Since the options that I sold no longer have a strike price equal to the stock price, the time value in the options fell quite a bit.
Plus, time was passing, which also makes the time value fall somewhat.
(separately, which we’ll ignore for the moment, the intrinsic value went up and I was losing money on that—
but that was exactly offset by the gain in the shares that I already owned that were “backing up” the option.
It’s no more important than the price movement in something you’ve already sold.
It might make you feel good or bad, but it doesn’t change your financial situation)

Since I sold these options instead of buying them, evaporating time value for the buyer is income for me.

Now, the stock price is higher, so the options with the highest time value are the ones with strike prices around $325, not strike price $310.
So, I closed the position of $310 calls that I had written (= sold = shorted) for a loss.
And simultaneously wrote (= sold) new ones with a higher strike price and much more time value in them.
The high time value in the new ones means that, even though the calls I wrote were a losing proposition
(somewhat like being short the stock while it’s rising),
by switching from one option to another the amount of my loss has been very much less than the amount the stock price has gone up.
The gap in the strike prices from 310 to 325 was far greater than the gap in the price of the options I bought and sold.
I was a buyer of options that had low time value because they were not “at the money”, and a seller of ones with higher time value because they WERE at the money.
I also extended the date by a quarter, which increases the time value of what you’re selling.

Though the number of shares I was long and short did not change, my breakeven changed a whole lot.

In effect, I now have a small wager (which I was paid well to take) that the stock price will be
lower a year from now than what I think it will probably be.
And if I’m wrong, I end up selling a little stock which I was intending to sell anyway, at a net
overall price higher than what I would have realized had I simply sold it the day I started the process.

It’s a bit messy because I had two different contracts before and two different contracts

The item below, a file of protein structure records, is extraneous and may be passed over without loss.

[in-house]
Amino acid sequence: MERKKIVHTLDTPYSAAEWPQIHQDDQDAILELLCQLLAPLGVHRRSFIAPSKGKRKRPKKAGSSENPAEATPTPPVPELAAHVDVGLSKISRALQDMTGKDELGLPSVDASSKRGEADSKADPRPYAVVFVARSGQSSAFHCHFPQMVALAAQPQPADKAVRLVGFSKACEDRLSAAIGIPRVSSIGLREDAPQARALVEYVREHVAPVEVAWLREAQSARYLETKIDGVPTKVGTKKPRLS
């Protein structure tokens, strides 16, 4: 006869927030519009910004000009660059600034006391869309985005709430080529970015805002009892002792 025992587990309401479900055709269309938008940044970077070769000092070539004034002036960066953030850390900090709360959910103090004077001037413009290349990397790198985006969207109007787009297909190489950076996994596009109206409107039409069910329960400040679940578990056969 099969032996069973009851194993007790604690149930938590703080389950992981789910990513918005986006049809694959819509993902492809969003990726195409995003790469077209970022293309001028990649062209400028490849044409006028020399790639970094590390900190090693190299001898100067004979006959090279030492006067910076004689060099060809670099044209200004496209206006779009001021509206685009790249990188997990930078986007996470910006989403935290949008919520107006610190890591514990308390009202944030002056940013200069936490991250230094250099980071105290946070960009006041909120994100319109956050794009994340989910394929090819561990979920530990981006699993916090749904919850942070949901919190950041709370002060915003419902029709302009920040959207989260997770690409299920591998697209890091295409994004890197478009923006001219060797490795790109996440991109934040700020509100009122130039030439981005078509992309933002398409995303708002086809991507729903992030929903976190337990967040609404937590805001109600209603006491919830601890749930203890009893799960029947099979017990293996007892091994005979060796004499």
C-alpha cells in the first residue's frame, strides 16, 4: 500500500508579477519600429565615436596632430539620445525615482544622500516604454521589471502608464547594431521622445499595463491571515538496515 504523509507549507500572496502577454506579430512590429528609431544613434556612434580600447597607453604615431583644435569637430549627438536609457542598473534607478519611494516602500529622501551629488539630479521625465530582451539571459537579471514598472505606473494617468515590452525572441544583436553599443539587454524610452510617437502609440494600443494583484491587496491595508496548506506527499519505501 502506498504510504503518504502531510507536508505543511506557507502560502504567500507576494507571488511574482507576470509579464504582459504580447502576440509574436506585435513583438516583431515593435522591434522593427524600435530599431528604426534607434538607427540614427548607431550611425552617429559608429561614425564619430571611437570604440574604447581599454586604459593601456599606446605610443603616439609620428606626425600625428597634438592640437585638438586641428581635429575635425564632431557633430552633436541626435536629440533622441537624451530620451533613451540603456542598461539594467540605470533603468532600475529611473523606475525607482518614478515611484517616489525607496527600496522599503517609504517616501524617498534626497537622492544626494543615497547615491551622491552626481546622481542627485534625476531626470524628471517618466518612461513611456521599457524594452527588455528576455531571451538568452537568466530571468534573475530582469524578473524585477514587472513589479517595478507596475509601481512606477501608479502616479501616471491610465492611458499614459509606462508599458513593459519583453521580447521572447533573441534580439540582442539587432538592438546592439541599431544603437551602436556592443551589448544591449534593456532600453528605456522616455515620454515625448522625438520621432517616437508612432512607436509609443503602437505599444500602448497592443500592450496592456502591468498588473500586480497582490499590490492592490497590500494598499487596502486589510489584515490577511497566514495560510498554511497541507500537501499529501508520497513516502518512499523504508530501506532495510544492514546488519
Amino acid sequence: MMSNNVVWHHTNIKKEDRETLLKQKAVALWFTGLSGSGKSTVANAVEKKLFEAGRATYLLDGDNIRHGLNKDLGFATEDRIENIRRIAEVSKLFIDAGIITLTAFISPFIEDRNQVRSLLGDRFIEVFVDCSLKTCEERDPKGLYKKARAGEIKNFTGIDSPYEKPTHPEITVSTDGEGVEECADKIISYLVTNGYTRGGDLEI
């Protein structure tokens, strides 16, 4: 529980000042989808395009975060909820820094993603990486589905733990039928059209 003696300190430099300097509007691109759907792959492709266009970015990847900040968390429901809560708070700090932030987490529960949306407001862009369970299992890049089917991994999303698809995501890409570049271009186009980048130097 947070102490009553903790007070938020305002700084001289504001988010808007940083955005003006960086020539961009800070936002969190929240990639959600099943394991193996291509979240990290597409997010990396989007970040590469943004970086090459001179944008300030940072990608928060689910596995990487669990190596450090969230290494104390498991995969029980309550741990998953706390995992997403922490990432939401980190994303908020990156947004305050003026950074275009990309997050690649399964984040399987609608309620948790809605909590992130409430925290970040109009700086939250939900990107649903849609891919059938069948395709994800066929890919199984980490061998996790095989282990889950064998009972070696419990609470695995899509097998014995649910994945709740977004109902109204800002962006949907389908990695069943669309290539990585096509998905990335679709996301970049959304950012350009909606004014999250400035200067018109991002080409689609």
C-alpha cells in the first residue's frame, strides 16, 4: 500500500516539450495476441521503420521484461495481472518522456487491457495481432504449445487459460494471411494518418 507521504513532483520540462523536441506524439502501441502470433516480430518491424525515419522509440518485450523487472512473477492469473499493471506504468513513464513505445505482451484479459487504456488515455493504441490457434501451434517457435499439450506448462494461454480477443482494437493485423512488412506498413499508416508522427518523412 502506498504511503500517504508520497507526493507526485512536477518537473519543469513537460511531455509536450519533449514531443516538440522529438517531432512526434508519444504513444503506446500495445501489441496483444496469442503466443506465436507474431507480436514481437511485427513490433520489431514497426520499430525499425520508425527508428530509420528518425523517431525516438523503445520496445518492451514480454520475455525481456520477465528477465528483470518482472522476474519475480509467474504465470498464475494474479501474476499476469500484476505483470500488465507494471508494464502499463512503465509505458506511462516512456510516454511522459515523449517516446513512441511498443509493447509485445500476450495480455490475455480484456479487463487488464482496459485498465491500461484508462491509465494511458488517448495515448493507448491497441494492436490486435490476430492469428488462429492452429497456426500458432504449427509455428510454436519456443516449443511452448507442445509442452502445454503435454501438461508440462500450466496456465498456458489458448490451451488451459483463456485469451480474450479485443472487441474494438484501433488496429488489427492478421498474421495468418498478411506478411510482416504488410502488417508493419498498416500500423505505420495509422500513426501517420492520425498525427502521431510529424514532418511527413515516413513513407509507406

afterwards, but here is one pair, rolling “up and out” from June $310 to Jan $330.

The wager, started when the stock price was about $310, was this:
I’d be better off having done the deal if the stock price remained below $323.56 till June.
The outcomes were either I’d sell at that net exit price, or pocket $13.56 and still have the stock.
With the price then at $310 and an equivocal desire to sell, a net exit price of $323.56 didn’t look so bad.

By my trades yesterday, with the stock at about $325, my wager changed, and is now this:
I’ll be better off if the stock price remains below $355.83 until January.
The outcomes are now that either I sell at that net exit price, or pocket an additional time premium of $1.98 on top of what I garnered the first time.
i.e., doing this trade raised that much cash per B share for me yesterday, while simultaneously improving my breakeven.

With the price now at about $325, I figured it’s now better to be wagering that the price will be
below $355 till the end of the year than to be wagering that it will be below $323 till June.
And, as with the starting motivation for all this: I want to sell some stock at some point anyway.
So, a net exit price of $355.83 some time this year doesn’t look so bad.
That’s 1.687 times currently known book per share, and the value of a share rises only so quickly.

As mentioned, this was a pretty obscure bit of reasoning and trading.
99% of my option trades in Berkshire are super boring:
When the stock is cheap, buying deep in the money call options makes a lot of sense. Or at least a lot of money.
The time premium is low, so it’s exactly like taking out a low-rate fixed-rate uncallable loan for a couple of years to buy somewhat more stock than you could otherwise afford.
No more to understand than that.
Round numbers, I find myself bumping leverage this way to (say) 1.5:1 when the P/B gets below 1.35,
and holding that till the next time it’s over 1.5 at which time it makes sense to drop back to no leverage.
Though I am loth to admit it in public, sometimes I bump the leverage a bit more than that when the omens are particularly good : )



Holding it in a taxable account since 1999 makes timing an expensive venture.

Holding it in a taxable account since 1999 makes timing an expensive venture.

For sure.
Covered calls, in particular, would be a poor idea.
Except perhaps as a way to sell stock you were going to sell anyway at that approximate time frame.

However, you could vary the position size this way:

Keep your core position. Never sell or repurchase it. Leave it tax deferred.
Let’s assume you also typically have some cash in the account, too.

(1) Wait till next time the stock is cheap. Say, a valuation corresponding to P/B under 1.35.
Buy some call options, using a block of the cash you usually have, equal to (say) 50% of the number of shares you always own.
(2) Wait till the next time the stock is at or above its typical valuation level. Say, valuation corresponding to P/B over 1.5.
Then close the call options for a nice profit.
The core stock position is still unchanged.